Any business transaction has several stages. First is the prep stage in which the parties get ready to do a deal, learn what each other has to offer, and whether there is a mutual benefit. Second, there is the deal making where the parties agree to actual terms of the transaction. Third is performance.
Hopefully, everything stops there.
However, when performance goes wrong, there is the fourth, often overlooked, stage: Enforcement.
Enforcement in transactions is the process of making the other party do what they promised, pay what they owe, or hold up their end of the bargain. What many clients fail to realize, is that there is a cost for enforcing an agreement, even when all the facts and circumstances seem to be in their favor. If a party is not willing to do their part voluntarily, there is going to be a cost to forcing them to do their part or letting them out of their obligations.
These costs include things like hiring an attorney, hiring a replacement, renegotiations, sending correspondence, making phone calls, filing a lawsuit, actually obtaining a judgment from a court, getting an injunction, or making the legal efforts to collect money damages from any source where the money might be.
As a result, failing to take the potential cost of enforcement into account at the beginning of a deal is bad business.
In short, if one has to pay more than the up front price to get a good or service, the extra costs are often considered to be “hidden”. The problem with hidden costs is that, if known, they would change the purchase decision process.
Usually, the evaluation of whether the price of a good or service is acceptable is generally made by considering the value of what one is going to get in relation to other options. That determination is subjective and depends on expectations. When factors are missed because of deception or a lack of foresight, the potential benefit of the bargain is undermined.
There can be a lot of costs lumped into “hidden” costs. For example, the cost of a car is not simply the sticker price. There is insurance, negotiation costs, delivery costs, repair and maintenance and so on. Each of these costs can be viewed as an independent and individual transaction, or as the overall price of the car.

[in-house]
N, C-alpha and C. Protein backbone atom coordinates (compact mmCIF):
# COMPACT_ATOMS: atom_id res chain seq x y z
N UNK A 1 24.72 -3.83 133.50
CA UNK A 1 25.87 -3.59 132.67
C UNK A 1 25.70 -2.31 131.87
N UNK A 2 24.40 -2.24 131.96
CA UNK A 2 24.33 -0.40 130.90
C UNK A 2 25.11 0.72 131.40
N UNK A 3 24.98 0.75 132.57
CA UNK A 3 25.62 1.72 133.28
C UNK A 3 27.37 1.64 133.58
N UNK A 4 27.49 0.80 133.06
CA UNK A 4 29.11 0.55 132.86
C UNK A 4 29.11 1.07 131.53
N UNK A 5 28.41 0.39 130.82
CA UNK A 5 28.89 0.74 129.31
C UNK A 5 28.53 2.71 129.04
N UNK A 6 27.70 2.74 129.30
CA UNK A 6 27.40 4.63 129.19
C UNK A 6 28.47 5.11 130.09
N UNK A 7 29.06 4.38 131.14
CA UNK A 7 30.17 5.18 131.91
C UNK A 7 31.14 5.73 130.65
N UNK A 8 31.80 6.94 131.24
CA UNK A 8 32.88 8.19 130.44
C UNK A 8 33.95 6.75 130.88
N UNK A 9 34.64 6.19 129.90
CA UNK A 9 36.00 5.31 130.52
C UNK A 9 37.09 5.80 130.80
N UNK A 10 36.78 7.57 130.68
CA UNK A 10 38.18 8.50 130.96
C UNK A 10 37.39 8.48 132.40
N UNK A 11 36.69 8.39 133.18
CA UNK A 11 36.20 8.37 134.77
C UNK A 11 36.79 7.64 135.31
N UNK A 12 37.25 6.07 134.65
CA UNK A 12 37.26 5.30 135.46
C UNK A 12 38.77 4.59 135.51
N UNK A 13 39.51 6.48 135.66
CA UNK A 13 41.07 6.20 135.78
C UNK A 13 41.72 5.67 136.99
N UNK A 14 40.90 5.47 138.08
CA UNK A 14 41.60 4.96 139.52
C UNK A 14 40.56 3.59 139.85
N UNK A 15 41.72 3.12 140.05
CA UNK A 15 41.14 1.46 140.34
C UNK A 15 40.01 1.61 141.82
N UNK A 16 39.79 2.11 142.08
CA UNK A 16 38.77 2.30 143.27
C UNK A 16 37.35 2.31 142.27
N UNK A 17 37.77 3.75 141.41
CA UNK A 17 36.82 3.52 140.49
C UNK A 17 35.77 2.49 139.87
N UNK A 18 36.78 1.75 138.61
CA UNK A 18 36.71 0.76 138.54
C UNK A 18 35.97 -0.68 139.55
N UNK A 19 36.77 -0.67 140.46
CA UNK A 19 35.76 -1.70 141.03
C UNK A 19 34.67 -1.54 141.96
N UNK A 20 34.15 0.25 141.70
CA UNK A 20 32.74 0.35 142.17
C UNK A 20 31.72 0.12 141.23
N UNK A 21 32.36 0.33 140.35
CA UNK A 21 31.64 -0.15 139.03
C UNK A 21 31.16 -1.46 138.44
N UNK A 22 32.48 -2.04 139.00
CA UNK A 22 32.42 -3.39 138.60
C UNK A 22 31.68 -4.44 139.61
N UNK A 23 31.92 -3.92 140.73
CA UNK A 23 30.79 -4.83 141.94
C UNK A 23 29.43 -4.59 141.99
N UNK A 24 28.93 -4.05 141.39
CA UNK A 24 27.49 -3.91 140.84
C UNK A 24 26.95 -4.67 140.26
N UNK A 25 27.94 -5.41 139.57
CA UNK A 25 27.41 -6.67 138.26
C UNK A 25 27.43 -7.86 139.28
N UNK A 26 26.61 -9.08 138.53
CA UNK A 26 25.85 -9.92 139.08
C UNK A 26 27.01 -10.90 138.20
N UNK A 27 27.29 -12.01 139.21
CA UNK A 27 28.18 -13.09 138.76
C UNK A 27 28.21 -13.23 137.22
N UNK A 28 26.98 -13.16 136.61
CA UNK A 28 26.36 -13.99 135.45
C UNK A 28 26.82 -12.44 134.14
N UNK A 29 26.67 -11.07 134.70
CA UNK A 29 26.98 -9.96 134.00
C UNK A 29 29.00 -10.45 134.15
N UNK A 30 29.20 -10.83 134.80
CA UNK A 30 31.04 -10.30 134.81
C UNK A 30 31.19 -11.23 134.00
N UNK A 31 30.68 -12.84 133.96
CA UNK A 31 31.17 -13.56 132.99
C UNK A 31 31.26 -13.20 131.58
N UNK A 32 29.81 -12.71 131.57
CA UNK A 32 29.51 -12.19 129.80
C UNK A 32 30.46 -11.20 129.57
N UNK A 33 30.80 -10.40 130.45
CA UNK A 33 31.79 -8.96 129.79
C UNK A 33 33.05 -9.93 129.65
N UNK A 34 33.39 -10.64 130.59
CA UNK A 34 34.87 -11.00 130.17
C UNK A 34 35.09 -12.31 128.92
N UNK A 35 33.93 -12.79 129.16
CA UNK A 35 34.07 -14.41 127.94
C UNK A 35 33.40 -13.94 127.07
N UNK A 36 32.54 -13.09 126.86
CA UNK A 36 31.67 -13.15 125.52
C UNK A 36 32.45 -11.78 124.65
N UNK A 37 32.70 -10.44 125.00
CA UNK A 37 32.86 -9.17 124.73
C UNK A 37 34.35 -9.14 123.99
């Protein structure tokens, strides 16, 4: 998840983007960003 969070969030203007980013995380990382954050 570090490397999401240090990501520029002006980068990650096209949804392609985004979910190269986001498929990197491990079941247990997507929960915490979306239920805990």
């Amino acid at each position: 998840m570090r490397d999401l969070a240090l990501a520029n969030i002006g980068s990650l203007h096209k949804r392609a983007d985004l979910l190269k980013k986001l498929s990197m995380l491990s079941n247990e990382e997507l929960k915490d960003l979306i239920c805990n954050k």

The cost to enforce a transaction is one of these potential additional costs.
Finding Hidden Costs
Sometimes the hidden costs do not matter. In a minor transaction for a stick of bubble gum, it is simply not worth the effort. Nobody should spend a dollar chasing 25 cents.
On the other hand, if one is going to invest $1,000,000 for an anticipated future return, they should take significant steps to avoid, and account for, all costs.
And sometimes only some effort is required to address obvious risks. When one buys an item off of Craig’s List, one generally ought to deal locally in order to see the merchandise and test it before giving the seller the money. If a seller refuses to do this, it is a clear sign that the hidden costs may be high and the transaction should not take place.
Enforcement is a risk that can be great in some situations, and minor in other situations. The expense should be adjusted accordingly. But it should never be ignored.
Some Suggestions for Taking the Cost of Enforcement into Account
Here are just a few basic suggestions.
First, adjust the price you are willing to pay up front. For example, pay less if there is a risk that you will not get the benefit of the bargain, or charge more up front if they are unlikely to perform later.
Second, create a contract with terms that will help with enforcement. For example, include an attorneys fee provision so you can recover the costs of paying an attorney to seek enforcement. Another possibility is to make payment terms in the contract that allow you to pay as the party performs, or withhold money if performance is unsatisfactory. And yet another option is to determine how and when conflicts will be resolved whether in court, at mediation, or in arbitration.
Third, get sufficient security or collateral for the transaction. When banks do a loan for property, they get the property as collateral so they can foreclose on property if the borrower is unable to pay. Similarly, consider obtaining rights to an asset or something of value from which you can recover if the other side fails to perform.
At the beginning of a deal, the potential costs of enforcement can seem remote and unlikely. Nobody wants to assume, or suggest, that they cannot trust the person with whom they are working. Often we rely on a presumption that the other party has an incentive to perform in order to maintain their reputation, obtain repeat business, or keep integrity within a community. However, incentives change, and it is appropriate to test these presumptions and make sure we are wise with our resources.
When addressed appropriately, the parties can do themselves a great service by taking the time to consider the enforcement costs as a means of facilitating the transaction, the relationships, and being wise stewards of resources.